Temporary undo records are stored in the database's temporary tablespaces and thus are not logged in the redo log. When temporary undo is enabled, some of the segments used by the temporary tablespaces store the temporary undo, and these segments are called temporary undo segments. When temporary undo is enabled, it might be necessary to increase the size of the
temporary tablespaces to account for the undo records. Enabling temporary undo provides the following benefits:
- Temporary undo reduces the amount of undo stored in the undo tablespaces. Less undo in the undo tablespaces can result in more realistic undo retention period requirements for undo records.
- Temporary undo reduces the size of the redo log. Performance is improved because less data is written to the redo log, and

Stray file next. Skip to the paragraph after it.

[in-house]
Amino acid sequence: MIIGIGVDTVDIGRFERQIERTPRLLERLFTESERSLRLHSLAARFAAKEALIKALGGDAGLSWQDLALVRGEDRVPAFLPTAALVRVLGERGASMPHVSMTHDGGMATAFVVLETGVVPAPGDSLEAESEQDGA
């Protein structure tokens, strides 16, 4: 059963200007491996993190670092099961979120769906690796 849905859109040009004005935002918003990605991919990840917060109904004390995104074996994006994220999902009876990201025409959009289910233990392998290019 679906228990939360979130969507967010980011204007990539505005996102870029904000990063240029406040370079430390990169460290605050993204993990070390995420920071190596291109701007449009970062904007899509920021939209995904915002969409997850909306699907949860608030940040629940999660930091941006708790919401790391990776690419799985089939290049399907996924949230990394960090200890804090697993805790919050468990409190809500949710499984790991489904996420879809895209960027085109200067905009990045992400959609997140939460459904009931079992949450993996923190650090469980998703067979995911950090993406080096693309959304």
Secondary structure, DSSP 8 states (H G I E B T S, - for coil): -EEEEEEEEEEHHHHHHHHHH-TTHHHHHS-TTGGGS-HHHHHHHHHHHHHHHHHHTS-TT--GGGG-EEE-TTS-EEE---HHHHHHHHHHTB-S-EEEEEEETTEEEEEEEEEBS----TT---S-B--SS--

components that parse redo log records, such as LogMiner, perform better because there is less redo data to parse.
- Temporary undo enables data manipulation language (DML) operations on temporary tables in a physical standby database with the Oracle Active Data Guard option. However, data definition language (DDL) operations that create temporary tables must be issued on the primary database.
You can enable temporary undo for a specific session or for the whole system. When you enable temporary undo for a session using an ALTER SESSION statement, the session creates temporary undo without affecting other sessions. When you enable temporary undo for the system using an ALTER SYSTEM statement, all existing sessions and new sessions create temporary undo.